A minor complaint may be directed at the artwork used in the module. Apart from the cover art (which plausibly depicts Tollenkar) the rest of the handful of artwork (as opposed to map type illustrations) in the module have nothing to do with any of the encounters found within. Though they are well executed, they have no relevance to the situations described in the module. When compared with the art found in D&D modules (which are more plentiful and usually tied to a particular encounter in the module) this is something of a disappointment.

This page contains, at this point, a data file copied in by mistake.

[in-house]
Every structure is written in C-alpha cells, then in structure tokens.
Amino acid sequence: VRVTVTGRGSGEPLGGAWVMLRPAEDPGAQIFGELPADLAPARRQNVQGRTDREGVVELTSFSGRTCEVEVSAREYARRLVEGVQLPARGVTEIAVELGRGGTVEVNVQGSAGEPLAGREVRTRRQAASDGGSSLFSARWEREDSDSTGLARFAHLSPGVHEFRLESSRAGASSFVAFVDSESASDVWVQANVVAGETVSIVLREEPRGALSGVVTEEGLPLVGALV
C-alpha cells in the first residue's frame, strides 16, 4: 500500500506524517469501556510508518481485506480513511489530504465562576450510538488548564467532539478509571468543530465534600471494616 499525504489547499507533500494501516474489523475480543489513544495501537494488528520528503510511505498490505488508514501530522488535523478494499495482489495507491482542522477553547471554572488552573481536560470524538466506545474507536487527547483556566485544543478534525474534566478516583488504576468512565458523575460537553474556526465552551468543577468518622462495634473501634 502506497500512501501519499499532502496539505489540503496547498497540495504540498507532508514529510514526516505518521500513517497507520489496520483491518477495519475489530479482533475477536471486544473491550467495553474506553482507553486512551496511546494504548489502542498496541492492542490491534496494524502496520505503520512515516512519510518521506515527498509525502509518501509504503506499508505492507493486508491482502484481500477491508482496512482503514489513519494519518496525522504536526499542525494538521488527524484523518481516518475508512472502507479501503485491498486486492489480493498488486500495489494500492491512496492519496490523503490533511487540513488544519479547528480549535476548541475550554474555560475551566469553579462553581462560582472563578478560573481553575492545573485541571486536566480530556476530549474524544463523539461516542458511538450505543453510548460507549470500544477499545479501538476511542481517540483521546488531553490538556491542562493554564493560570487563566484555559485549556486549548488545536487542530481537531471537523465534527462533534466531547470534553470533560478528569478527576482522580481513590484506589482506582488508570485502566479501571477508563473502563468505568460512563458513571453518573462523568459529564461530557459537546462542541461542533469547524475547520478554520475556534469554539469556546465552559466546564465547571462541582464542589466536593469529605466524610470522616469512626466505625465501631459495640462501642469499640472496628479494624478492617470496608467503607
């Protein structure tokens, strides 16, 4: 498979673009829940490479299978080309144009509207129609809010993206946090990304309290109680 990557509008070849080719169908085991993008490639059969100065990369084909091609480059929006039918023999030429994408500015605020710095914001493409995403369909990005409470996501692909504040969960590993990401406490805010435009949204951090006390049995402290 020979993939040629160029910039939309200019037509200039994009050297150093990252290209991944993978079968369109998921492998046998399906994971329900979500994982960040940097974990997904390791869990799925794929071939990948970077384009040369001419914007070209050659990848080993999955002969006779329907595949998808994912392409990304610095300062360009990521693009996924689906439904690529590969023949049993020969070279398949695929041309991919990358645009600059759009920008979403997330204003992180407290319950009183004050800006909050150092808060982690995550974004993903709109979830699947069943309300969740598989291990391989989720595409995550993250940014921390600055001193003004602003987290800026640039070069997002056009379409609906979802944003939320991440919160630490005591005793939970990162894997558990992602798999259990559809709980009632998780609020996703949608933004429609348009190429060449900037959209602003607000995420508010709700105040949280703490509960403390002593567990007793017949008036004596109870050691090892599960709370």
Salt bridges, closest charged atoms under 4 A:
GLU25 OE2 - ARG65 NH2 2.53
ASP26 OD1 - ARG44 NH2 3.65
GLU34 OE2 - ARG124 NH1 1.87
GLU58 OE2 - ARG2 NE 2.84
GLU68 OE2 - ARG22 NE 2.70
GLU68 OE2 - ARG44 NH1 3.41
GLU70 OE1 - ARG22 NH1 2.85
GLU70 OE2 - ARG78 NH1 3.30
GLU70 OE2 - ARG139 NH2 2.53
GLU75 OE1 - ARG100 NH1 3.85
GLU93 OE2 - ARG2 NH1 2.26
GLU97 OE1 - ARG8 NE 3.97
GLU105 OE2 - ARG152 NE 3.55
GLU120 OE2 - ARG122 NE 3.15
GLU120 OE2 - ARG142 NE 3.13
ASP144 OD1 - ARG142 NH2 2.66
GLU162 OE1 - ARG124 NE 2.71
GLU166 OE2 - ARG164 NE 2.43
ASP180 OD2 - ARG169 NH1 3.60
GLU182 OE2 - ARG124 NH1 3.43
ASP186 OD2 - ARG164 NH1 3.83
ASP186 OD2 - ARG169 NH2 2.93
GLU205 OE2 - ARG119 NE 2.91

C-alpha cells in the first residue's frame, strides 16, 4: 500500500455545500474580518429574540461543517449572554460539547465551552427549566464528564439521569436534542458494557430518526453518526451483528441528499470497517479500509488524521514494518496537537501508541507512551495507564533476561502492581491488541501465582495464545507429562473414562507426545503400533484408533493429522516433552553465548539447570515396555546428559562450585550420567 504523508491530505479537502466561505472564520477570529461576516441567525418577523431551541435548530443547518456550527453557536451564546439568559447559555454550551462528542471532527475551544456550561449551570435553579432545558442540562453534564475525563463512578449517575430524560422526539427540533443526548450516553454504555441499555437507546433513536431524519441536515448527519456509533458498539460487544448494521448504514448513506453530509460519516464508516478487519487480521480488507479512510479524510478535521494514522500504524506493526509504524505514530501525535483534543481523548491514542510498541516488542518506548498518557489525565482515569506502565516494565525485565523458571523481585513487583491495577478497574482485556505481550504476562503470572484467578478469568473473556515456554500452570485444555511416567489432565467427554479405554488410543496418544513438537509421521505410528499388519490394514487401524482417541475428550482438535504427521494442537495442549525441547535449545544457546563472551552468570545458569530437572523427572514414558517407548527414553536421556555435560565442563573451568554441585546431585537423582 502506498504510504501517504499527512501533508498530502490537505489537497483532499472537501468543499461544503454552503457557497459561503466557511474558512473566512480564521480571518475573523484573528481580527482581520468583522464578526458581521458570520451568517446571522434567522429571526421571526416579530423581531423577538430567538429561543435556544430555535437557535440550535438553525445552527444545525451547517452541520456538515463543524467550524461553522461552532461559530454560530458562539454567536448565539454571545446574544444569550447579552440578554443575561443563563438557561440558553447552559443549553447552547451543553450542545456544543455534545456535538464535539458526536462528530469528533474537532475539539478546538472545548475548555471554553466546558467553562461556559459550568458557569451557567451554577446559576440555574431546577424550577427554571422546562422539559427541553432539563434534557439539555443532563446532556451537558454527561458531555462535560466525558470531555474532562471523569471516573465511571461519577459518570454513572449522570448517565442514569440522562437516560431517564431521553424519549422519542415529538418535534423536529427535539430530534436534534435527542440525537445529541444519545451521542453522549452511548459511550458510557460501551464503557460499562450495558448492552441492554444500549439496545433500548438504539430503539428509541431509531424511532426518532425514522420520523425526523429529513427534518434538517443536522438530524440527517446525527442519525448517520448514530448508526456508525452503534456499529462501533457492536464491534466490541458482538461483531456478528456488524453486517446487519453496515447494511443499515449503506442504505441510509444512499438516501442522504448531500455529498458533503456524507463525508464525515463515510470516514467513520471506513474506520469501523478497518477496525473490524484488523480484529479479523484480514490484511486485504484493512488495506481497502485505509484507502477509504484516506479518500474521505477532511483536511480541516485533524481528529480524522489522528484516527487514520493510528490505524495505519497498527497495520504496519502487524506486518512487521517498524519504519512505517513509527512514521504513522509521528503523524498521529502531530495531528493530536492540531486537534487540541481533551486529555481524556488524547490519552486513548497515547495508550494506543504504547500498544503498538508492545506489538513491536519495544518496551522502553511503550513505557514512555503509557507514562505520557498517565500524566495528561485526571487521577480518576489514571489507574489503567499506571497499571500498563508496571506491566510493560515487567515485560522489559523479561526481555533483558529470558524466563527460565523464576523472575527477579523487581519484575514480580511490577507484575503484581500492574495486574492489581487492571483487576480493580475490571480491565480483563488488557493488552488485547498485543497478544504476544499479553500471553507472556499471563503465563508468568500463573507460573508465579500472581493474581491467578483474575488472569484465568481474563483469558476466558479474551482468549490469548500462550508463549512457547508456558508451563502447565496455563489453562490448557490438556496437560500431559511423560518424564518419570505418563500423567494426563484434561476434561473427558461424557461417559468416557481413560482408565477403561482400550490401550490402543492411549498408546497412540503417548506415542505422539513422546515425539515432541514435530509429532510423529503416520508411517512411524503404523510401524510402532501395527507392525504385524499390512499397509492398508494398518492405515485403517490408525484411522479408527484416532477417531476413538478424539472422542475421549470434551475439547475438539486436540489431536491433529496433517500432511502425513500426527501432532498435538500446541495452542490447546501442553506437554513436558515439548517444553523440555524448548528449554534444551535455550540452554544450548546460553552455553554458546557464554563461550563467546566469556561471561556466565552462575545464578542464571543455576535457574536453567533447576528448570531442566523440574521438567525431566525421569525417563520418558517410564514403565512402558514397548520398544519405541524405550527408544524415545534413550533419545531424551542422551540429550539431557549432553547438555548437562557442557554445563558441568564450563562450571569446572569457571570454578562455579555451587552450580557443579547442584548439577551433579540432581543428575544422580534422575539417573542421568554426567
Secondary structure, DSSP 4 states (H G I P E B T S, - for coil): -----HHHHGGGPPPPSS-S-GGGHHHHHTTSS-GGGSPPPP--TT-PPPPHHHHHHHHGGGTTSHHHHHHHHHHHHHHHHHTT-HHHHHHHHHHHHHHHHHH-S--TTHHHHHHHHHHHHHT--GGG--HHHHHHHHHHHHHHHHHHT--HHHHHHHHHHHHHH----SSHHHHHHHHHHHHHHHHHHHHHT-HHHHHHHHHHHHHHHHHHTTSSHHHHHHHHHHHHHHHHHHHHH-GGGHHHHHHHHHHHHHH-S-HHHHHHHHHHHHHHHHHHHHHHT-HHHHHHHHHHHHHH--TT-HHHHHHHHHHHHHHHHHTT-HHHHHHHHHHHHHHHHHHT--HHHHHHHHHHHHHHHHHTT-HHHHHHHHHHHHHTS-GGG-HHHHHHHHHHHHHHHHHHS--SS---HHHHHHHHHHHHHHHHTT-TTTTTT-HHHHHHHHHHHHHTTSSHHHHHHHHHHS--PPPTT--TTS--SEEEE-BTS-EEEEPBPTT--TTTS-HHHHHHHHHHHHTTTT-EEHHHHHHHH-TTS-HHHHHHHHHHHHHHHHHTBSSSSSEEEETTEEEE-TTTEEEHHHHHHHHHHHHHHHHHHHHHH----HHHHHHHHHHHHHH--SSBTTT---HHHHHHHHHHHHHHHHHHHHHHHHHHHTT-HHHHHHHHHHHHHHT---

I think a more genuine complaint is this: while the D&D (and AD&D, etc.) modules tend to be entirely too generous with wealth and magic items (c. f. T1 Village of Hommlet, where the village could be looted for far more gold at far less risk than the dangerous encounters in the moathouse…), Tollenkar’s Lair (and, really, all of the Microquests) tend towards the opposite extreme and are quite niggardly and stingy. Indeed, many aspects of the TFT rules design could be interpreted as being an “equal and opposite” reaction to elements of D&D design. Not that TL necessarily lacks treasure and magic altogether, but it is almost entirely concentrated on the bottommost level with the deadliest bad guys. To a point this is wholly as it should be, but I feel that SJ went a little too far, where some of this lack of good items does not even make sense.